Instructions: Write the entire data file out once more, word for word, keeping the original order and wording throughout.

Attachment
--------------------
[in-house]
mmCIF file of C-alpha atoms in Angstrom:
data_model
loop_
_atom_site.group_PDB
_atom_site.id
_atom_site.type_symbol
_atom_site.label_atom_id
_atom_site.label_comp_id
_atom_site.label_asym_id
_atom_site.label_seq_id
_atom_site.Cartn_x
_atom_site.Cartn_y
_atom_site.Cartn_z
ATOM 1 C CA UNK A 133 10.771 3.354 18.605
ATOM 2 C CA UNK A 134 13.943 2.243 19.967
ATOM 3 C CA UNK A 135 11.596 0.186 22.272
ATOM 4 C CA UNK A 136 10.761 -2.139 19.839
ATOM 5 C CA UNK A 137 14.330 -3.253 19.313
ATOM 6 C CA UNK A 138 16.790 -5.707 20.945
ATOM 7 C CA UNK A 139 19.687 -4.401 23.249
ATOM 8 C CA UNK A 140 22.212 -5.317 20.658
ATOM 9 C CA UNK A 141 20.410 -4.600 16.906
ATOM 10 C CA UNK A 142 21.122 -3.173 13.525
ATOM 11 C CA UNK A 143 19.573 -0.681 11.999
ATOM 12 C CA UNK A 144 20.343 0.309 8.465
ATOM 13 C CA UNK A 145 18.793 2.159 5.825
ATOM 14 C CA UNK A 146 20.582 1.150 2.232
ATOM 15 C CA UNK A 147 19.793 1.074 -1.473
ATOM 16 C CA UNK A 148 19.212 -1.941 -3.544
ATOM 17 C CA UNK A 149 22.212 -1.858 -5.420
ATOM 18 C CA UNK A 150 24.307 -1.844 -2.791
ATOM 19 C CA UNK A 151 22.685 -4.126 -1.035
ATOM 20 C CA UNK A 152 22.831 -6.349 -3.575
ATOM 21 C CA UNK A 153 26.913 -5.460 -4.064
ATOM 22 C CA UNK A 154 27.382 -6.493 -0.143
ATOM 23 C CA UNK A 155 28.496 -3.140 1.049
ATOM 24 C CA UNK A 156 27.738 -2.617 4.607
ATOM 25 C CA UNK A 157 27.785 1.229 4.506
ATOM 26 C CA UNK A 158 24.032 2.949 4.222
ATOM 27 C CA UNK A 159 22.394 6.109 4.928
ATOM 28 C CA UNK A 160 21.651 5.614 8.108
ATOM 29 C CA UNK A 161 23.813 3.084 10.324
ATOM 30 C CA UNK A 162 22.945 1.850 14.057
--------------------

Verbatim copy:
[in-house]
mmCIF file of C-alpha atoms in Angstrom:
data_model
loop_
_atom_site.group_PDB
_atom_site.id
_atom_site.type_symbol
_atom_site.label_atom_id
_atom_site.label_comp_id
_atom_site.label_asym_id
_atom_site.label_seq_id
_atom_site.Cartn_x
_atom_site.Cartn_y
_atom_site.Cartn_z
ATOM 1 C CA UNK A 133 10.771 3.354 18.605
ATOM 2 C CA UNK A 134 13.943 2.243 19.967
ATOM 3 C CA UNK A 135 11.596 0.186 22.272
ATOM 4 C CA UNK A 136 10.761 -2.139 19.839
ATOM 5 C CA UNK A 137 14.330 -3.253 19.313
ATOM 6 C CA UNK A 138 16.790 -5.707 20.945
ATOM 7 C CA UNK A 139 19.687 -4.401 23.249
ATOM 8 C CA UNK A 140 22.212 -5.317 20.658
ATOM 9 C CA UNK A 141 20.410 -4.600 16.906
ATOM 10 C CA UNK A 142 21.122 -3.173 13.525
ATOM 11 C CA UNK A 143 19.573 -0.681 11.999
ATOM 12 C CA UNK A 144 20.343 0.309 8.465
ATOM 13 C CA UNK A 145 18.793 2.159 5.825
ATOM 14 C CA UNK A 146 20.582 1.150 2.232
ATOM 15 C CA UNK A 147 19.793 1.074 -1.473
ATOM 16 C CA UNK A 148 19.212 -1.941 -3.544
ATOM 17 C CA UNK A 149 22.212 -1.858 -5.420
ATOM 18 C CA UNK A 150 24.307 -1.844 -2.791
ATOM 19 C CA UNK A 151 22.685 -4.126 -1.035
ATOM 20 C CA UNK A 152 22.831 -6.349 -3.575
ATOM 21 C CA UNK A 153 26.913 -5.460 -4.064
ATOM 22 C CA UNK A 154 27.382 -6.493 -0.143
ATOM 23 C CA UNK A 155 28.496 -3.140 1.049
ATOM 24 C CA UNK A 156 27.738 -2.617 4.607
ATOM 25 C CA UNK A 157 27.785 1.229 4.506
ATOM 26 C CA UNK A 158 24.032 2.949 4.222
ATOM 27 C CA UNK A 159 22.394 6.109 4.928
ATOM 28 C CA UNK A 160 21.651 5.614 8.108
ATOM 29 C CA UNK A 161 23.813 3.084 10.324
ATOM 30 C CA UNK A 162 22.945 1.850 14.057